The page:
4 charts that help explain the Minnesota paradox
While Minnesota may rank high on several social and economic scales, including quality of life, those metrics don’t apply to all of its residents.
The gap between Black and white communities is stark when it comes to poverty levels, homeownership rates and household income. Samuel L. Myers Jr., an economist at the University of Minnesota, calls it “the Minnesota paradox.”
“The Twin Cities area, in particular, is deeply segregated in terms of housing, education and employment, with super concentrations of wealth and poverty at the extremes,” explained Enid Logan, a sociology professor at the University of Minnesota, in an email.
George Floyd, a Black man from Minneapolis, died after a white police officer kneeled on his neck. Since last week, people across the country have been staging protests against police brutality and systemic racism, and have called for cities to defund the police. Black Lives Matter co-founder Patrisse Cullors told WBUR that reinvesting that money in Black communities can achieve justice for Black Americans.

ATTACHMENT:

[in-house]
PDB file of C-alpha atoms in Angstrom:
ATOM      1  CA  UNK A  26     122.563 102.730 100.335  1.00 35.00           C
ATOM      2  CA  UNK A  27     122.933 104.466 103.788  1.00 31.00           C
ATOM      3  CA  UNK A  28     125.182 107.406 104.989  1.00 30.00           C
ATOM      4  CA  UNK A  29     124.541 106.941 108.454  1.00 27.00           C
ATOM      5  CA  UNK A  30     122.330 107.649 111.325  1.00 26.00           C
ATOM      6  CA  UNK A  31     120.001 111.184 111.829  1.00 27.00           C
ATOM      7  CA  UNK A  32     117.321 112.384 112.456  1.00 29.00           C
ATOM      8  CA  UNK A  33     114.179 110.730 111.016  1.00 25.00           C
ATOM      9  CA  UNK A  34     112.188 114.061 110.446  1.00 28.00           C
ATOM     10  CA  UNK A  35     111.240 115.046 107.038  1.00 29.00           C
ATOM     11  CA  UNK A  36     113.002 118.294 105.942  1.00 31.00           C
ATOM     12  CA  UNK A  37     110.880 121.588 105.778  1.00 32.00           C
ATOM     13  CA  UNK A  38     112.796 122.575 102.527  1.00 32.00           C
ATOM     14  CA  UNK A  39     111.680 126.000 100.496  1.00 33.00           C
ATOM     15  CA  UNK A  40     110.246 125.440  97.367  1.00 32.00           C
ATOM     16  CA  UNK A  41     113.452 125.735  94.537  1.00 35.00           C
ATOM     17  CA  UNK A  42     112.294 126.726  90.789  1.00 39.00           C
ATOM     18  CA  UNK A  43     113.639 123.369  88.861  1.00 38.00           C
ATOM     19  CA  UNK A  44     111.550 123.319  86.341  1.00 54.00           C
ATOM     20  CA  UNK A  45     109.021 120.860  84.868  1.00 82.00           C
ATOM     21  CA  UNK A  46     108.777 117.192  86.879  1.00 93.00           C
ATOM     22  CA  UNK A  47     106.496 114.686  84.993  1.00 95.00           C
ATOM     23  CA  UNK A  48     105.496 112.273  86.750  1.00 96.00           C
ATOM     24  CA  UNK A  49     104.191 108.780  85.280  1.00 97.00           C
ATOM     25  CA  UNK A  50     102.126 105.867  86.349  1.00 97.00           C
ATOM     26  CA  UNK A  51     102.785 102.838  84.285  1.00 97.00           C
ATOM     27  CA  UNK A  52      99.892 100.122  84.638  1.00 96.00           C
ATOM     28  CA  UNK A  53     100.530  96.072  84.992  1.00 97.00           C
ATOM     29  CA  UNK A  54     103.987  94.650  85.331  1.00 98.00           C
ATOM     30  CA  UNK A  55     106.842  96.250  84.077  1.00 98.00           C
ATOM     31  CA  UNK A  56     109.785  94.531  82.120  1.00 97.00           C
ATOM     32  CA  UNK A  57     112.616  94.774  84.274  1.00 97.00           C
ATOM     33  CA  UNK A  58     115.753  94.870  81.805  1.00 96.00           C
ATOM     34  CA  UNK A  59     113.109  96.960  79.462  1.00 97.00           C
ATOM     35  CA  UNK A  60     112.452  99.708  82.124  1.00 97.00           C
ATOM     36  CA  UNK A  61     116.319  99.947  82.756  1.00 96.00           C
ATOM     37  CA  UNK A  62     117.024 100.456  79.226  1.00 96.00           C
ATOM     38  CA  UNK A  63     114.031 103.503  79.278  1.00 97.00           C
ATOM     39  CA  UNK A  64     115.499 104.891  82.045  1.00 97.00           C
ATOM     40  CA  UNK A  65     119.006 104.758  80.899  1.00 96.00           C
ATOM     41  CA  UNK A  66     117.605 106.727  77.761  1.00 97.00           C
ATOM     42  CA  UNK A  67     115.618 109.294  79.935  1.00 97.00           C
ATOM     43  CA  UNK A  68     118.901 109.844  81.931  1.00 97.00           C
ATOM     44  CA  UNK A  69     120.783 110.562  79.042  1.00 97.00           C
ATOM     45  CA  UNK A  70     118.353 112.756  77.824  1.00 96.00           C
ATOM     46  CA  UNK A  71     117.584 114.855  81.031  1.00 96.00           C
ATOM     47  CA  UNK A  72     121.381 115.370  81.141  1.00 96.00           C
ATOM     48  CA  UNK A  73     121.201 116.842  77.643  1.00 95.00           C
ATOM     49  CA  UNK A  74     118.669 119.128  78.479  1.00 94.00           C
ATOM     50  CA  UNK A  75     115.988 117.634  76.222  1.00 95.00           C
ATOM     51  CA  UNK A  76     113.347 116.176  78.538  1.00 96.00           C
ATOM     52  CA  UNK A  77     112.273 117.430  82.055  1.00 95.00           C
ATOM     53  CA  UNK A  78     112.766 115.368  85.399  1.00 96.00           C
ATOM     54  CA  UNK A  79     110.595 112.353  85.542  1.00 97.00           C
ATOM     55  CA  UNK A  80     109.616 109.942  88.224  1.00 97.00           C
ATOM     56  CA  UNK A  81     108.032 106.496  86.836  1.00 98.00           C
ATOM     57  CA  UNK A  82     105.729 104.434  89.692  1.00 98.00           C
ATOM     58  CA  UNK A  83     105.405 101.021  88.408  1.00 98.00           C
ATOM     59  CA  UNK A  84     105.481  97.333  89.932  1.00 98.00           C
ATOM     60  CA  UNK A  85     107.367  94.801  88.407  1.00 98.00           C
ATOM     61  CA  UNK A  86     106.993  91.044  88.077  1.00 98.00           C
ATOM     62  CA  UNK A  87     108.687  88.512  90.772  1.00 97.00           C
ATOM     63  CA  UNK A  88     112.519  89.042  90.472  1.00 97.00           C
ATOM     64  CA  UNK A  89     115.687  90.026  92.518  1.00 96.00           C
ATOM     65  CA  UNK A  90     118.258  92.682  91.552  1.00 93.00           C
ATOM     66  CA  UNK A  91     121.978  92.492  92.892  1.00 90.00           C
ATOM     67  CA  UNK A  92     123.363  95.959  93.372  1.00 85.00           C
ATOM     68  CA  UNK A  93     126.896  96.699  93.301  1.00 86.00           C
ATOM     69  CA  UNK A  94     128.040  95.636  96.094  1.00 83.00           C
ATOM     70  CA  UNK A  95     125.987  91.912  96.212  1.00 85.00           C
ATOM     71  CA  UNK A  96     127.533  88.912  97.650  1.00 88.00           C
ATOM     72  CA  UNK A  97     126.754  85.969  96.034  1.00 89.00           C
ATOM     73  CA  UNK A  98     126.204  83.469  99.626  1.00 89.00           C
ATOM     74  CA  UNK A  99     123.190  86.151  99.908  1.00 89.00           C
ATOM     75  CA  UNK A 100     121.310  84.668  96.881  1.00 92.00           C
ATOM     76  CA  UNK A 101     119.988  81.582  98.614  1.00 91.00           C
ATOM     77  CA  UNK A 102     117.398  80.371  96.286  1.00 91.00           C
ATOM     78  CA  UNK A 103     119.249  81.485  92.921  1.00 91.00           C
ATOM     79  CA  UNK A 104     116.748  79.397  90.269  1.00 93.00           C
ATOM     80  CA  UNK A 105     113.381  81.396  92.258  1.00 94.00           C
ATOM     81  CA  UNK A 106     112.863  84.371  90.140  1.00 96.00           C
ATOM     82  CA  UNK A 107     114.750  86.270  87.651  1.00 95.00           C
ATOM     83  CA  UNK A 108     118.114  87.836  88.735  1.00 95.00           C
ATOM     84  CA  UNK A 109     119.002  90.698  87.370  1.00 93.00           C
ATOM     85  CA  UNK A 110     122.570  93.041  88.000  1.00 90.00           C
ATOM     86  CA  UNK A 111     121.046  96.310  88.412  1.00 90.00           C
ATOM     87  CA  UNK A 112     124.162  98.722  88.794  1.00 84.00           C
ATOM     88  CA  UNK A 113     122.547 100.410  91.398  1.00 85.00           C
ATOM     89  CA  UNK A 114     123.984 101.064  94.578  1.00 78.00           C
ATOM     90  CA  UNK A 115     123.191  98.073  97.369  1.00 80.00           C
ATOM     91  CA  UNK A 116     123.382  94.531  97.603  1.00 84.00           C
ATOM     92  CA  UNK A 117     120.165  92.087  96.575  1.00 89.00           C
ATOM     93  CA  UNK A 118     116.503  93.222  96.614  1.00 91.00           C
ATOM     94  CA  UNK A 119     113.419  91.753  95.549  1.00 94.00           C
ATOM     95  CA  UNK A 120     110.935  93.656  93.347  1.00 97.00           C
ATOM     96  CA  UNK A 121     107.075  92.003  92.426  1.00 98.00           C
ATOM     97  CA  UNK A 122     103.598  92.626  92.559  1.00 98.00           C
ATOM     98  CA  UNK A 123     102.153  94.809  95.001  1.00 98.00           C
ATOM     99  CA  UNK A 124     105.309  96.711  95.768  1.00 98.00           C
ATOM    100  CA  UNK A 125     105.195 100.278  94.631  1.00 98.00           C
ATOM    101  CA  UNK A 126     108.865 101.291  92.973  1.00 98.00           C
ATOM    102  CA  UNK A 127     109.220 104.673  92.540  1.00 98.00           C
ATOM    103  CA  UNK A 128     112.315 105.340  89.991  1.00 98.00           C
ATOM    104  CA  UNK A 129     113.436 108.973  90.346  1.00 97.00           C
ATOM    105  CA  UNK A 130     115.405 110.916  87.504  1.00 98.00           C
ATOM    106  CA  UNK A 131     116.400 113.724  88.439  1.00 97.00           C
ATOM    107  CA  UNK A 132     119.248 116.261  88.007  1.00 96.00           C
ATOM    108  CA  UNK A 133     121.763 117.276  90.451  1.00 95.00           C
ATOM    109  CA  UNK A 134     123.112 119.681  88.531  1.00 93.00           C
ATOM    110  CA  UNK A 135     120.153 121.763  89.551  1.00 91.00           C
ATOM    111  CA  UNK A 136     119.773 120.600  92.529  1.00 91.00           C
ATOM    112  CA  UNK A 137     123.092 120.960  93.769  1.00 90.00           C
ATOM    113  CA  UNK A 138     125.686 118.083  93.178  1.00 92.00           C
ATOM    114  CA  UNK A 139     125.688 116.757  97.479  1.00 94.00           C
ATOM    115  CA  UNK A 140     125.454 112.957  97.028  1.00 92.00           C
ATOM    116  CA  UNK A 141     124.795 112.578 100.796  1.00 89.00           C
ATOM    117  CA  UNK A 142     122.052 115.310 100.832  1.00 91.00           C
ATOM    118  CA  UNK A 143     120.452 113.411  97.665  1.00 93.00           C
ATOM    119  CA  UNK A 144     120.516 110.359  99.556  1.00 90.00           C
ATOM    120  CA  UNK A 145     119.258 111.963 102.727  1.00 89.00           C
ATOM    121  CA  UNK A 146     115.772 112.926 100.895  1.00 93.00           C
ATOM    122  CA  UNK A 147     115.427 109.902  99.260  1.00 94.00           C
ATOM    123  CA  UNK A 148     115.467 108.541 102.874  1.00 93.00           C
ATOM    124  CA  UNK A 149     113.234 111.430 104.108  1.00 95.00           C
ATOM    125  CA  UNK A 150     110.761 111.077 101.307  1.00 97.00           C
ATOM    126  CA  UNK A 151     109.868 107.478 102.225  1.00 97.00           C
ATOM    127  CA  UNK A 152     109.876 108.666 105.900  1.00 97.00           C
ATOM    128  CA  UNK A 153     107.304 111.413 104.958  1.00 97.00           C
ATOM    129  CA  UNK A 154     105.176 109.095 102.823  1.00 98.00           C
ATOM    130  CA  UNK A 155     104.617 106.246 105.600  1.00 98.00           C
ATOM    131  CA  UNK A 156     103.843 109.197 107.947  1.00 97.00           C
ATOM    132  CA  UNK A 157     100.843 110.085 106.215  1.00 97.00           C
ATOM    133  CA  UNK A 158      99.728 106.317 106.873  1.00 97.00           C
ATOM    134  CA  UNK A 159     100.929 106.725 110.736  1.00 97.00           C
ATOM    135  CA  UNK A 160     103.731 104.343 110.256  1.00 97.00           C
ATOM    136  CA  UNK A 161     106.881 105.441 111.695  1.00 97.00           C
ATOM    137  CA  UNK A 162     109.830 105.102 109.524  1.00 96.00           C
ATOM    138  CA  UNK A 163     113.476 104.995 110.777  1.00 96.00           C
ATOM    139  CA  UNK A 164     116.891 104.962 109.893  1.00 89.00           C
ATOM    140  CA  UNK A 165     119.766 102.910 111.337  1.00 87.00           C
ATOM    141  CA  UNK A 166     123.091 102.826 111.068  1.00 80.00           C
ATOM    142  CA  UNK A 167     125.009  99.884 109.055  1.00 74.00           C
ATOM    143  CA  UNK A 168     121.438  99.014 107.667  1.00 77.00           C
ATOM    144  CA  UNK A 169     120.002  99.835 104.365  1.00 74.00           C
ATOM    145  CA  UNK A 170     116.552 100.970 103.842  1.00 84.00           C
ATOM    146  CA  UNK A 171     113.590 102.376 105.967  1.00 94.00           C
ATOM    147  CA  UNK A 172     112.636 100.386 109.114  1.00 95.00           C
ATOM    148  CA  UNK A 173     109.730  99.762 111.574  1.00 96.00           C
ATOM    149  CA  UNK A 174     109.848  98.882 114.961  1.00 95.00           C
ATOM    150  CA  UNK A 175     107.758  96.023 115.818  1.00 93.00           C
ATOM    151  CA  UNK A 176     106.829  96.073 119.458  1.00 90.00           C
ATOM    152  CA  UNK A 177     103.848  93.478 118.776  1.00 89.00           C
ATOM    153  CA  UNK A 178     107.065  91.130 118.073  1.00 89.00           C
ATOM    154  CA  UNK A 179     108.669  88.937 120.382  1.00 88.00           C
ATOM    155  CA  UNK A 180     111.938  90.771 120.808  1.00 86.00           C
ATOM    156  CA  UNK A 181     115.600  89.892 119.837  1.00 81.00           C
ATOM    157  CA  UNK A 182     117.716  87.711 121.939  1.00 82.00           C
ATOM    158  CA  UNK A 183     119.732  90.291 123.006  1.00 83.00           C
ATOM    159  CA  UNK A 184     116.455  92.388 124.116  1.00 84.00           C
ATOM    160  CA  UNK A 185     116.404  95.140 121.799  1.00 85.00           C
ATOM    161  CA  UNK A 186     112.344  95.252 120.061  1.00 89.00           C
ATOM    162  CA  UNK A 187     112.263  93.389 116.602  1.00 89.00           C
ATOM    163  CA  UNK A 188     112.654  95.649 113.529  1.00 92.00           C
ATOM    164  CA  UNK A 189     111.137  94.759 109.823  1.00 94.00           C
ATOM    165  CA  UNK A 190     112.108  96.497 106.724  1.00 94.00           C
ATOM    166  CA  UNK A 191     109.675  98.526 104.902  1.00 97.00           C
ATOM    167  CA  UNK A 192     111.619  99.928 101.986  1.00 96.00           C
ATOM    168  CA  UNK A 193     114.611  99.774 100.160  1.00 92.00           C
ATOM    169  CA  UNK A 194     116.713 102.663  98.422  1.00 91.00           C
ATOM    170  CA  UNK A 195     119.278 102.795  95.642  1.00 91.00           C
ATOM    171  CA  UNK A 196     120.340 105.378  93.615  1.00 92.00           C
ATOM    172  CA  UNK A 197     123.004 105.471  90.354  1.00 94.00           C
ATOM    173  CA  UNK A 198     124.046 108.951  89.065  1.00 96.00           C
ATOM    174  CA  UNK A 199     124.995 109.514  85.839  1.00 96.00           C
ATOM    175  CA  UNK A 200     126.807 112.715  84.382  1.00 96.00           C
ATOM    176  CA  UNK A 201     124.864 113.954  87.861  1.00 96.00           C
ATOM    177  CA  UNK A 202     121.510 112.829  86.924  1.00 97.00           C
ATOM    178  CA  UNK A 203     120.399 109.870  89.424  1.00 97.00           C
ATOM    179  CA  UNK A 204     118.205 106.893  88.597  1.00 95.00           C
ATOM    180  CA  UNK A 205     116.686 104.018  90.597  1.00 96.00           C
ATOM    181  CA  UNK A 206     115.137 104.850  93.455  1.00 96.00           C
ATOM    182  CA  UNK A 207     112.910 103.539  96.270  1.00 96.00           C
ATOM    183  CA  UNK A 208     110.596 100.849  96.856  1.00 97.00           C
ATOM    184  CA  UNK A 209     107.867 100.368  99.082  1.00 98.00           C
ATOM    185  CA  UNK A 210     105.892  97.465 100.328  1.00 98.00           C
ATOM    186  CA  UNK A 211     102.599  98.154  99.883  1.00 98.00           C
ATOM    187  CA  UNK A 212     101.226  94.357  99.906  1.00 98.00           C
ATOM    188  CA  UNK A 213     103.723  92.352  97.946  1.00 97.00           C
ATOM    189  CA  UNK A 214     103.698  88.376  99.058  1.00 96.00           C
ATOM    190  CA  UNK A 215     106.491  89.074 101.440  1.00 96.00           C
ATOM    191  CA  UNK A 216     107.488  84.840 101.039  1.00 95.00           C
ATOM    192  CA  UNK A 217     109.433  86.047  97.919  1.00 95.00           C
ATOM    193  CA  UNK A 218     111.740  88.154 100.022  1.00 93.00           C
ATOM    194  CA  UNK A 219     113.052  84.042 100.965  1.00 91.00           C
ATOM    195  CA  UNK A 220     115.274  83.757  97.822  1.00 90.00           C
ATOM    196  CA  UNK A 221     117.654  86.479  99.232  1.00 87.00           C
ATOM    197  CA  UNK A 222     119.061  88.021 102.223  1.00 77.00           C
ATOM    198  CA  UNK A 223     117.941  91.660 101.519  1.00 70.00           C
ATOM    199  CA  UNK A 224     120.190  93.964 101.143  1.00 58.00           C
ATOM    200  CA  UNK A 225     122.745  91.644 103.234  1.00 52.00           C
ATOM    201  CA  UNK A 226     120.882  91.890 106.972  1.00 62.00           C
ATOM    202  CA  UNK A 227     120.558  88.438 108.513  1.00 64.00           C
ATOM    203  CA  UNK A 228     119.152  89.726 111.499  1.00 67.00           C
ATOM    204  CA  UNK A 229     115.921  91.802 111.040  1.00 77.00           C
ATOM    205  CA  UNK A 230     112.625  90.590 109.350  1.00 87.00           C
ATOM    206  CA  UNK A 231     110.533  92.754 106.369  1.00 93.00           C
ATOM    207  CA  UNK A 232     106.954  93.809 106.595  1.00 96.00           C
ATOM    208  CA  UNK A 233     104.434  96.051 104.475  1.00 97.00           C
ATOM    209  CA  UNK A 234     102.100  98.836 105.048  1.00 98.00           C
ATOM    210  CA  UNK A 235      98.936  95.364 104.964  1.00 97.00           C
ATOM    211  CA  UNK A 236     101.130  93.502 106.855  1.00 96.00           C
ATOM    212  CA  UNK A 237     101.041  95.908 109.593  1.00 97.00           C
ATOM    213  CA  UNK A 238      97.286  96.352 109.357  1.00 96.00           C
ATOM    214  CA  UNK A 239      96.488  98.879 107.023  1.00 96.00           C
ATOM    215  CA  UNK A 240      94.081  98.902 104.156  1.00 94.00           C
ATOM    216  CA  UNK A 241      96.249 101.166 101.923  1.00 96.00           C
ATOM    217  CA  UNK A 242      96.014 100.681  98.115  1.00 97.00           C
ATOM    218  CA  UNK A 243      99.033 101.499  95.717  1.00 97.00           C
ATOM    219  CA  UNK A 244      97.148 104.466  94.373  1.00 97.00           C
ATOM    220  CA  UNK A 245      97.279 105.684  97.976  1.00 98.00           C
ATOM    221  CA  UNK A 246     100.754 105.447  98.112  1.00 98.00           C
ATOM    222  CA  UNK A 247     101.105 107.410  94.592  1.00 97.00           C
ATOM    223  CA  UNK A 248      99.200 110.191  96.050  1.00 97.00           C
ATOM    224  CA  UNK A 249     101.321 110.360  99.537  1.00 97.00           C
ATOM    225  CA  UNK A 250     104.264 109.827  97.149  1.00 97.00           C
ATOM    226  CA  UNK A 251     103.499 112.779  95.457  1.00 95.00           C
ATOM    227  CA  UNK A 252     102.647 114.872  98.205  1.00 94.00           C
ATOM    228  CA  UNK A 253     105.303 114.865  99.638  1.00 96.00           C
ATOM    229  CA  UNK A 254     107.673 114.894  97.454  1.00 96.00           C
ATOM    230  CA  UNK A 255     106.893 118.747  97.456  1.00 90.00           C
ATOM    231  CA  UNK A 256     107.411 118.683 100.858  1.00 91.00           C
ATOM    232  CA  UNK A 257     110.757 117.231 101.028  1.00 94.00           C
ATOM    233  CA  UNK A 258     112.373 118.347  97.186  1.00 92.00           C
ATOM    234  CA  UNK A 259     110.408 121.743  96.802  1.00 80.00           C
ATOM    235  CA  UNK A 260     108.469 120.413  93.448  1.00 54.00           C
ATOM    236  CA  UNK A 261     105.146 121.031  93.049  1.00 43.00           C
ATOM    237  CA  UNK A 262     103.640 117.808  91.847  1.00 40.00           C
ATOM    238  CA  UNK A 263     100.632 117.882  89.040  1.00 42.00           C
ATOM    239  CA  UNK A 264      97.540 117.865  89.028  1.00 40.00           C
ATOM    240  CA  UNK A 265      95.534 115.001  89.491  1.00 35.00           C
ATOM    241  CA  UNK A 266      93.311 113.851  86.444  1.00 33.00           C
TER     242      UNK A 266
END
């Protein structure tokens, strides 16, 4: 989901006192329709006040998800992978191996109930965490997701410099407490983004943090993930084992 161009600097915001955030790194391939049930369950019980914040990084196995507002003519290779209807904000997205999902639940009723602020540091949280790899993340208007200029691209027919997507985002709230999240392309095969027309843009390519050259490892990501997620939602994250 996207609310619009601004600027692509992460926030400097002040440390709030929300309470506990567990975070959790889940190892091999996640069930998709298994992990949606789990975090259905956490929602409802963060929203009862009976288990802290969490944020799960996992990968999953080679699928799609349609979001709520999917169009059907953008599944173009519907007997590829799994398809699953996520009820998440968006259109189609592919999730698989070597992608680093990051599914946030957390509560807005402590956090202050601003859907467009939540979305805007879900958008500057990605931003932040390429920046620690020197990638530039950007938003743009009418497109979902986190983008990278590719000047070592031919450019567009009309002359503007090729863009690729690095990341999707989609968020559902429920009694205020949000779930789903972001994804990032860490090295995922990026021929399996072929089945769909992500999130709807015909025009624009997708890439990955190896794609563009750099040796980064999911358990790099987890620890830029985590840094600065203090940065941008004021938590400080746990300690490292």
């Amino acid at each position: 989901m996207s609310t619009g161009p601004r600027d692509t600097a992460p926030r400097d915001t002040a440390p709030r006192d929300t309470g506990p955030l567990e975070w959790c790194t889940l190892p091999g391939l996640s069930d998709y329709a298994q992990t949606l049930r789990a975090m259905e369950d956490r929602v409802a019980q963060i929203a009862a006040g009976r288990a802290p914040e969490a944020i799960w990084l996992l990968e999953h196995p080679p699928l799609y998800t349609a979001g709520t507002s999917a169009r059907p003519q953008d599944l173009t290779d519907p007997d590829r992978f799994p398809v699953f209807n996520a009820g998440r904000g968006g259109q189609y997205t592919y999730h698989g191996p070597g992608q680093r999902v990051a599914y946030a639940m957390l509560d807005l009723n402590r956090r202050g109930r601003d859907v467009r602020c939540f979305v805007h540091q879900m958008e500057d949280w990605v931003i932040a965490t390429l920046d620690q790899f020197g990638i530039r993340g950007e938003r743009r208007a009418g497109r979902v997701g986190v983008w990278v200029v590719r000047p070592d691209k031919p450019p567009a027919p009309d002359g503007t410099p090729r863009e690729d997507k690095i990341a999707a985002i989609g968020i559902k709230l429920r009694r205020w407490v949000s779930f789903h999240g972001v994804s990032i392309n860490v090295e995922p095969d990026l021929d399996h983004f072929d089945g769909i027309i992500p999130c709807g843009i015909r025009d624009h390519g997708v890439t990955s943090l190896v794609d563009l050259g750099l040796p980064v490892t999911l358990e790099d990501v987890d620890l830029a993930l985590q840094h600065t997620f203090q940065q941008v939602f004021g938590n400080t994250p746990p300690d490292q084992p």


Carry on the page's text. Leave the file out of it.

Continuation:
White, non-Hispanic residents in the Twin Cities have median household incomes that are almost double that of Black households. Here’s a look at the disparities between both groups:
When it comes to educational outcomes, Black residents 25 years and older earned bachelor’s degrees at a rate of 21% versus almost 48% for white residents.
Logan said that the Twin Cities region moved toward becoming vastly more segregated in terms of schooling after 1980, especially with the growth of the charter school movement.
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